Moreover, the recent COVID-related lockdowns in parts of China have the potential to create new bottlenecks in the global supply chain independent of the evolution of the Russia/Ukraine situation. Even in a scenario where the war ends soon and commodity prices ease, we believe it would be too early to conclude that all is well again. It is also worth keeping in mind that even after a conclusion to the war in Ukraine, the sanctions would likely remain in place for a long time, hampering the flow of trade and capital and exacerbating supply chain issues.
Another potential nonlinearity in the inflation process: Even before the Ukraine shock, inflation was running at multi-decade highs in many countries, and longer-term inflation expectations had been moving higher – see Figure 2 for U.S. data. The additional near-term upside pressure on prices has increased the risk of a de-anchoring of medium- and longer-term inflation expectations and of a wage-price spiral. This is a higher risk in the U.S., where the labor market is already very tight, but given the size of the inflation shock this risk is also significant for Europe. Much depends on the reaction by monetary and fiscal policymakers, which we discuss below.
Figure 2: Measures of U.S. inflation expectations have risen significantly since the pandemic, but currently remain in line with longer-run averages
3) Asymmetric shock begets greater divergence
A third implication of the war in Ukraine is that it will likely lead to a greater dispersion of economic and inflation outcomes among countries and regions over the cyclical horizon. Note that these developments tend to amplify another of our secular themes – a greater divergence of growth and inflation among countries.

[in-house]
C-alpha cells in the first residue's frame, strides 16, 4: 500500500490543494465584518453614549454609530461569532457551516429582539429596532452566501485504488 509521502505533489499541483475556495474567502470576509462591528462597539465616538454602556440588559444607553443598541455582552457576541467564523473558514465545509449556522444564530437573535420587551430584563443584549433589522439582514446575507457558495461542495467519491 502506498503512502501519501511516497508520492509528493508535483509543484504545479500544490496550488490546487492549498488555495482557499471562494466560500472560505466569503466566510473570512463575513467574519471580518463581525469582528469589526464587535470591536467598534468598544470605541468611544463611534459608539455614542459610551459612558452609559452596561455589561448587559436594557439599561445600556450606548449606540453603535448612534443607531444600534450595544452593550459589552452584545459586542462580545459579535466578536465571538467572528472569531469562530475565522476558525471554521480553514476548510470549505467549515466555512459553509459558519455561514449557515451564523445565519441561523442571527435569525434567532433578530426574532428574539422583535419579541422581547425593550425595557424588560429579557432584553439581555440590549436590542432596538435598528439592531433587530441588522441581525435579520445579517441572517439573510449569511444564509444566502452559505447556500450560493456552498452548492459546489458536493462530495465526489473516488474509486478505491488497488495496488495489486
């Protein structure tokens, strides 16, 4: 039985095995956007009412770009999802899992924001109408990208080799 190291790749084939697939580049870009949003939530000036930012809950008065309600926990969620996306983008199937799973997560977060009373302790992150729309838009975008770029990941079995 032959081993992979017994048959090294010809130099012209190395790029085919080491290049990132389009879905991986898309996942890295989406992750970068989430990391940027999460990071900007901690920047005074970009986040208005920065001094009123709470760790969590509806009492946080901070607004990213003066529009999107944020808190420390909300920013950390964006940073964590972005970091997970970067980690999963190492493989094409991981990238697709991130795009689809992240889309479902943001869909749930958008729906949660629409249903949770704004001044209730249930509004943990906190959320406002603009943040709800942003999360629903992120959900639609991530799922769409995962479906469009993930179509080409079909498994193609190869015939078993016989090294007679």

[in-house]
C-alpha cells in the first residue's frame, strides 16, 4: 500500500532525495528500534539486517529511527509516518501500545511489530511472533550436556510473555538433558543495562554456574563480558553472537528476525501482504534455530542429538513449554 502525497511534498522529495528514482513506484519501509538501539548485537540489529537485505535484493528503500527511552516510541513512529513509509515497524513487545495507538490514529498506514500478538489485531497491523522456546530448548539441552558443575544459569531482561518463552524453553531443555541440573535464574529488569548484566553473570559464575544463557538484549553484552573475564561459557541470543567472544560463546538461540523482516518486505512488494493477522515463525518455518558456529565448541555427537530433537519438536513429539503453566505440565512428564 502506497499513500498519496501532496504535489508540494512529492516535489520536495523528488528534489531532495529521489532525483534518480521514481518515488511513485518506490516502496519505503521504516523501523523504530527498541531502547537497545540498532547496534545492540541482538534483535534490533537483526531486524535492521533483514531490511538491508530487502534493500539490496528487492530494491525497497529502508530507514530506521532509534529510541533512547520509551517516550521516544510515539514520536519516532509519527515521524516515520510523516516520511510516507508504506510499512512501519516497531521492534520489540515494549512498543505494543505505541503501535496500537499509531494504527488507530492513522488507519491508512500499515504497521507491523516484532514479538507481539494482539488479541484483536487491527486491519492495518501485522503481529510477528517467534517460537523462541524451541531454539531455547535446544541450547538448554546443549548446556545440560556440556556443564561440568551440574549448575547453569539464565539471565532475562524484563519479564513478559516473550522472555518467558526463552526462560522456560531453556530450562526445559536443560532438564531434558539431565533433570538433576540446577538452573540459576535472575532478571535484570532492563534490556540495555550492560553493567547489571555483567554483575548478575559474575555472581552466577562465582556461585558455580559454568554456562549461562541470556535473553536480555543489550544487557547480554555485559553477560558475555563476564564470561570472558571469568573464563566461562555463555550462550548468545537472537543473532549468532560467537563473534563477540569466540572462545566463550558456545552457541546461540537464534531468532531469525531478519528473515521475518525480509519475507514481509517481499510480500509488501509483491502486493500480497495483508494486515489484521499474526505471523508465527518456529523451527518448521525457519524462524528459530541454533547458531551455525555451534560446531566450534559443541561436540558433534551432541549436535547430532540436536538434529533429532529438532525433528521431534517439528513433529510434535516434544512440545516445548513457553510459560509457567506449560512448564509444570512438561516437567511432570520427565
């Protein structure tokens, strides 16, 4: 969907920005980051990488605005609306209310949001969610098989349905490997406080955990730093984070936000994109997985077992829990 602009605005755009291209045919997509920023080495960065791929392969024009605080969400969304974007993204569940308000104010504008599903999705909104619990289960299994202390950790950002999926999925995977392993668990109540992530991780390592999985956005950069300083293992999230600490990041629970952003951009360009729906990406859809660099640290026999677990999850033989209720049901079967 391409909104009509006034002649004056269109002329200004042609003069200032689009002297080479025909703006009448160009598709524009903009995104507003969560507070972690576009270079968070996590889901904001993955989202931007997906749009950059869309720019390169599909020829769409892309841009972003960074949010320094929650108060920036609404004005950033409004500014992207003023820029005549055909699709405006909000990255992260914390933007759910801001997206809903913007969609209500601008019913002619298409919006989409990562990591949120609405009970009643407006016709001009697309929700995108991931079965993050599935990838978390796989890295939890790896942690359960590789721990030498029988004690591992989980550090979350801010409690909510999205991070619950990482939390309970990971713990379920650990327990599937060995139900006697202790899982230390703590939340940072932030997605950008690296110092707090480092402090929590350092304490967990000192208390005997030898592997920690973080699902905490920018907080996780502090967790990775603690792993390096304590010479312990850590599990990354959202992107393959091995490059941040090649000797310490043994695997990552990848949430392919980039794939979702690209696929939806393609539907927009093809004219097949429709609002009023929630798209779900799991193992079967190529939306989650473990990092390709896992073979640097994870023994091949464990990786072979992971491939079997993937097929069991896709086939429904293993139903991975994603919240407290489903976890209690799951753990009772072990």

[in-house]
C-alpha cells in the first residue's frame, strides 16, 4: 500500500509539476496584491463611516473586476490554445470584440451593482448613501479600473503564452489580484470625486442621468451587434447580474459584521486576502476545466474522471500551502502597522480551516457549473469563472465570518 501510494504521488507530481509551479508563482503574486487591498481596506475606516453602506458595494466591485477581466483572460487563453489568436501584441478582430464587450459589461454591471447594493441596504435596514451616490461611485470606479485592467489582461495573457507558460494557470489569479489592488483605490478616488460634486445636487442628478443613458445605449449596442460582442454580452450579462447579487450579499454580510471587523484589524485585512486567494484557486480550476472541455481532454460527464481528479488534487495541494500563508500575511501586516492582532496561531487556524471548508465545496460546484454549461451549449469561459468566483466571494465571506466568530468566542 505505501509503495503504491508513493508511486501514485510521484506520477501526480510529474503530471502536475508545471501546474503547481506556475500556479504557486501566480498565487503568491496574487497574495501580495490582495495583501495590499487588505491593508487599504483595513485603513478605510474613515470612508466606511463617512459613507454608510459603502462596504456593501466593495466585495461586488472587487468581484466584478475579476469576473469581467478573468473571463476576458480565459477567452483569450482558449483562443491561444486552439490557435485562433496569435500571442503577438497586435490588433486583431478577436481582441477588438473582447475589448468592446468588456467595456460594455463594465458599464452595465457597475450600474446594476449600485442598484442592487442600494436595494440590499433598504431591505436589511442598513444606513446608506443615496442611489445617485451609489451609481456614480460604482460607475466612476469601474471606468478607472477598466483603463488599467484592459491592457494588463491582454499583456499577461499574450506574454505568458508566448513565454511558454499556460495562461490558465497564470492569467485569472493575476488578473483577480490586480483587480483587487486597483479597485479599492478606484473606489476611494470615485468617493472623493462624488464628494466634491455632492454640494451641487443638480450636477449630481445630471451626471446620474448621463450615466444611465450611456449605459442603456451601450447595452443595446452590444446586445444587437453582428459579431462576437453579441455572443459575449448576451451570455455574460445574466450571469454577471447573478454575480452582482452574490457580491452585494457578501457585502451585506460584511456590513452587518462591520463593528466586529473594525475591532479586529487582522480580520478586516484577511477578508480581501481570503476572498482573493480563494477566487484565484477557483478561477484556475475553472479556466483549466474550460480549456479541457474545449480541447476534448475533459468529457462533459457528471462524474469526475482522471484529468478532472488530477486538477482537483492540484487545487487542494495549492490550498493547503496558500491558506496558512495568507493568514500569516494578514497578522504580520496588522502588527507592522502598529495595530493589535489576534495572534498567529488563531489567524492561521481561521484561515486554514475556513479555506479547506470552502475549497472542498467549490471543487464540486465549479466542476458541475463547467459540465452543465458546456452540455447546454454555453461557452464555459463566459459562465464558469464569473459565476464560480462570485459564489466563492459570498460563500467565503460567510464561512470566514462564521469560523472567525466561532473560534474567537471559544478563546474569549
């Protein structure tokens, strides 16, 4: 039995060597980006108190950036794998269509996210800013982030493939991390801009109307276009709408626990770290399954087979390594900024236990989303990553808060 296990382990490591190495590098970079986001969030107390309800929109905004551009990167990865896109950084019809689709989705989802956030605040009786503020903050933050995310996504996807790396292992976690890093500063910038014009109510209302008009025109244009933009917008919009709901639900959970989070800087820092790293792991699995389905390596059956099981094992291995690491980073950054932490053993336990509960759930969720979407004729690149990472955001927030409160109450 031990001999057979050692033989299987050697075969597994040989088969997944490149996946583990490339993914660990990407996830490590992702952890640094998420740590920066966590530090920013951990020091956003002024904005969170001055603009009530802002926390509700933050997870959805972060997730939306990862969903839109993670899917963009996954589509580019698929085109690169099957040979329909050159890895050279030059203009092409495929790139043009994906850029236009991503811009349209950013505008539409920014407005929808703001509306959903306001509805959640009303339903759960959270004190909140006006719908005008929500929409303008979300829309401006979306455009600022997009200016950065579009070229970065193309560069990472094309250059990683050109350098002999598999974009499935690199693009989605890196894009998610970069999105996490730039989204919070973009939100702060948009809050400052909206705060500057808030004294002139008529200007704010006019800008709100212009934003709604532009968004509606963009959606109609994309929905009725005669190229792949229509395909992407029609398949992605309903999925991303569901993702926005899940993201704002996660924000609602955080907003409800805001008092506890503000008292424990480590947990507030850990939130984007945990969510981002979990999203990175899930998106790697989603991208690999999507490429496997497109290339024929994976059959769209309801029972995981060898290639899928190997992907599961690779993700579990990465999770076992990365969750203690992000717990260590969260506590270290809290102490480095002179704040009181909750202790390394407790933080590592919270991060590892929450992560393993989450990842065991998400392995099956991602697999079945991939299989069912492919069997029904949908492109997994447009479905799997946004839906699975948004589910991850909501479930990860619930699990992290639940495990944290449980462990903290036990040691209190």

Europe will likely be most affected given its geographical proximity to the conflict; its closer trade, supply chain, and financial linkages with Russia and Ukraine; its great dependence on gas and oil imports from Russia; and the arrival of war refugees. The risk that Europe falls into recession this year and at the same time experiences significantly higher inflation has increased materially, especially if the flow of gas from Russia is disrupted.
China and most other Asian economies have smaller direct trade linkages with Russia but will likely be negatively affected by higher energy prices, declining tourism receipts from Russia, and slower growth in Europe. Moreover, China faces a non-negligible risk of secondary sanctions that could hurt its economy if the conflict escalates further and China decides to align too closely with Russia.
In emerging markets (EM), exporters of commodities like oil, iron ore, copper, metals, wheat, and corn should benefit from more favorable terms of trade. Meanwhile, higher commodity prices will tend to increase already high inflation pressures in most EM economies, especially where inflation expectations are not well anchored. We expect some countries in North Africa and the Middle East will be hit disproportionally hard by rising wheat prices and falling tourism receipts. The economic hardship could also lead to more political instability in the region reminiscent of the so-called Arab Spring more than a decade ago, when sharp increases in food prices were a factor behind political unrest.
Meanwhile, the U.S. economy appears relatively isolated from the direct effects of the war in Ukraine given minimal direct trade links with the region and its relative energy independence. However, slower growth elsewhere in the world, sharp increases in gasoline prices, potential additional global supply chain disruptions, and a sharp tightening of financial conditions since the onset of the war (see Figure 3) are still likely to dampen growth and push inflation higher this year, in our view.
Figure 3: U.S. financial conditions have tightened rapidly since the invasion of Ukraine
4) Central banks: tug of war